The provincial department of education is investigating claims of vicious corporal punishment at a KwaBhaca school, where the principal is allegedly the main culprit.
This comes after a video of a man assaulting pupils went viral on social media recently.
In the video, female pupils can be heard screaming as the man, allegedly the principal, beats them all over their bodies.
The Dispatch visited Makaula Senior Secondary in Lugengeni village to hear about the alleged beatings meted out at the school for being late or making a noise.
Pupils told the Dispatch that the standard punishment was five lashes and that one of the pupils was secretly taken to hospital without the knowledge of her family. She apparently spent three days there.
“Beside the fact corporal punishment is illegal, it’s not how a teacher should punish pupils,” said a parent, who did not want to be named.
The head of the Eastern Cape education department, Themba Kojana, said they had received a report of the incident and had sent a delegation to investigate the matter.
“Immediately after the matter came to out attention we sent our team to investigate, but I was dissatisfied with the report that I received. I rejected it,” Kojana said.
“I have since taken it to our legal department. Those teachers were given warnings,” he said.
“If you [Dispatch] have new evidence besides [what] we have already, we will welcome it. I want it so that the department can act against the principal of that school,” he said.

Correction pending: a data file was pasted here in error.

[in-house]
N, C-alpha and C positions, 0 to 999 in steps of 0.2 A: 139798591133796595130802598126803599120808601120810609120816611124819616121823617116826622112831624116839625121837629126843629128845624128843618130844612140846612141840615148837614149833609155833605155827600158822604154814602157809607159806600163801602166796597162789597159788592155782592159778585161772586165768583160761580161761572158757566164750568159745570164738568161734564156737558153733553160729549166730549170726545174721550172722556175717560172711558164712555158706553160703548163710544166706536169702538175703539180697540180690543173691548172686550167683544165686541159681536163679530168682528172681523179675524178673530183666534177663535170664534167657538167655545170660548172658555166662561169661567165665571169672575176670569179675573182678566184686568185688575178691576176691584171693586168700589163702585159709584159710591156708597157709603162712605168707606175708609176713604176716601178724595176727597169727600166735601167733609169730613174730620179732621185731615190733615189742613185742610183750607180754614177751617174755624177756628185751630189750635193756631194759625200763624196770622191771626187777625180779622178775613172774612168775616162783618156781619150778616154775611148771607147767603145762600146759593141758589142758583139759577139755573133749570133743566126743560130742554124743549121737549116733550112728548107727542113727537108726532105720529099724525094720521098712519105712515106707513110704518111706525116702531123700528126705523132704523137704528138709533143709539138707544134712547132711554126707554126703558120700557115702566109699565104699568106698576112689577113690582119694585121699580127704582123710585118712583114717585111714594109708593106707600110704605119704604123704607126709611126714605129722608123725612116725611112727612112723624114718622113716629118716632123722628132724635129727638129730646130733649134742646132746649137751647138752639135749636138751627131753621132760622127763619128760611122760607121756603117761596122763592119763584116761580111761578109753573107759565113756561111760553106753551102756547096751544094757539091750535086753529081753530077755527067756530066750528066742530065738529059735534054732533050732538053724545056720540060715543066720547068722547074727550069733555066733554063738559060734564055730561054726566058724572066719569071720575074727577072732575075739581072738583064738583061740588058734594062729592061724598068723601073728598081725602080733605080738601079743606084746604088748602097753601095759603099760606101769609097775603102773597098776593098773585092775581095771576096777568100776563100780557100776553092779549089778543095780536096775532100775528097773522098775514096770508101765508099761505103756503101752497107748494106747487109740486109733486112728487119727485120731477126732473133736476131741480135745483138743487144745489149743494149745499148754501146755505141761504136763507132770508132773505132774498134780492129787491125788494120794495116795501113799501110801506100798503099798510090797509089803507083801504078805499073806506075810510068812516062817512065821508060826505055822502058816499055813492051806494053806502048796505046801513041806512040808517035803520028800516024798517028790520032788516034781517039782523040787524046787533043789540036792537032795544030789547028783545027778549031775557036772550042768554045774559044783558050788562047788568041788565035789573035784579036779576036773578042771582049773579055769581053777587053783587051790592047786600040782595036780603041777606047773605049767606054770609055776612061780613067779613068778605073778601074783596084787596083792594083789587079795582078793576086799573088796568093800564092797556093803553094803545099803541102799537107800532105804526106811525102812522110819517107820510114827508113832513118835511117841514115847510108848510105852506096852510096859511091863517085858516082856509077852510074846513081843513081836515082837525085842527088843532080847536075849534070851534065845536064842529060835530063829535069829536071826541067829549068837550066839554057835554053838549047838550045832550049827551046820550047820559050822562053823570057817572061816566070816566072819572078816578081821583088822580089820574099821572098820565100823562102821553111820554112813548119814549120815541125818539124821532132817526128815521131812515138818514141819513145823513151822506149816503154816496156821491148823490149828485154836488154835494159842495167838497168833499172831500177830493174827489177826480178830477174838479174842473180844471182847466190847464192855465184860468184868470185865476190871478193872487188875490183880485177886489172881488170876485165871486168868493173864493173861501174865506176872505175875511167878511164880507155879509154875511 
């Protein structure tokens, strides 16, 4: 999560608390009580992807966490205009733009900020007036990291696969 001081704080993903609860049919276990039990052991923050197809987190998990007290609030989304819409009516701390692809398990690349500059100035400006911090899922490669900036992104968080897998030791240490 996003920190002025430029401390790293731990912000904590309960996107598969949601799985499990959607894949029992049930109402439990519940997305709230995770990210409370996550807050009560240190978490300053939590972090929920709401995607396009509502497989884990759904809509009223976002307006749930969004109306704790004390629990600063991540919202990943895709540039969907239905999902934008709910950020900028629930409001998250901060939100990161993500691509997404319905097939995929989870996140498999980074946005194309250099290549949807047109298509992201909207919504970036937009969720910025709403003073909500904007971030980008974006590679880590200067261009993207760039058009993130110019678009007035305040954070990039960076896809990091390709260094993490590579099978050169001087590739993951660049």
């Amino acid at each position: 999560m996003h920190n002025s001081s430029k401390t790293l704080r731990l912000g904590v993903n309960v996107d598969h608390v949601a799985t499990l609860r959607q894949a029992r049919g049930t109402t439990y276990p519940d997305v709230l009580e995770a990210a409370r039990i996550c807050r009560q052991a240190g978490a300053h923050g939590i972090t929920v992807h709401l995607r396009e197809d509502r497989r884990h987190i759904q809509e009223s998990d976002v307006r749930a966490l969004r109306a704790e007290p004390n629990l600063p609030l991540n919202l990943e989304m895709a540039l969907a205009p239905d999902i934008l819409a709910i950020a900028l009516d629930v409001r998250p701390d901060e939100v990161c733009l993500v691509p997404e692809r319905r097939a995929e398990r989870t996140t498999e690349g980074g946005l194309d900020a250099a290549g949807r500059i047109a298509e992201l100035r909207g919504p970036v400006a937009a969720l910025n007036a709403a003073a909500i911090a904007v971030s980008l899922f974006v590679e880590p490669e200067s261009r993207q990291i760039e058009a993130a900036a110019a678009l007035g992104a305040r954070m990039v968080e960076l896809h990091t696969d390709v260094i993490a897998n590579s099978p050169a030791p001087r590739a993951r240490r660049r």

Kojana said he was disturbed that in this day and age there were teachers who still beat pupils.
“If found guilty, [teachers] can be suspended or expelled and charged by the department or even by a court of law for that matter,” he said.
Pupils said other teachers also hit them. “Our parents are scared of the principal and they agree with everything he says,” said one pupil.
“They say we are supposed to be at school before or exactly at 5am every day. If you are two minutes late you get the beating and it can be severe.”
They said the principal was at the school gate at 5am and would beat latecomers. School started officially at 7am with an assembly.
Some pupils, who stayed far from the village and travelled by bus, said they left for school at 3am.
Parents in the village were scared to talk about the matter. Some are said to have been paid bribes of R1500 to stay silent about their injured children. Some pupils said they were instructed by the principal and other teachers not to tell anyone about what went on.
The principal and teachers refused to speak to the Dispatch.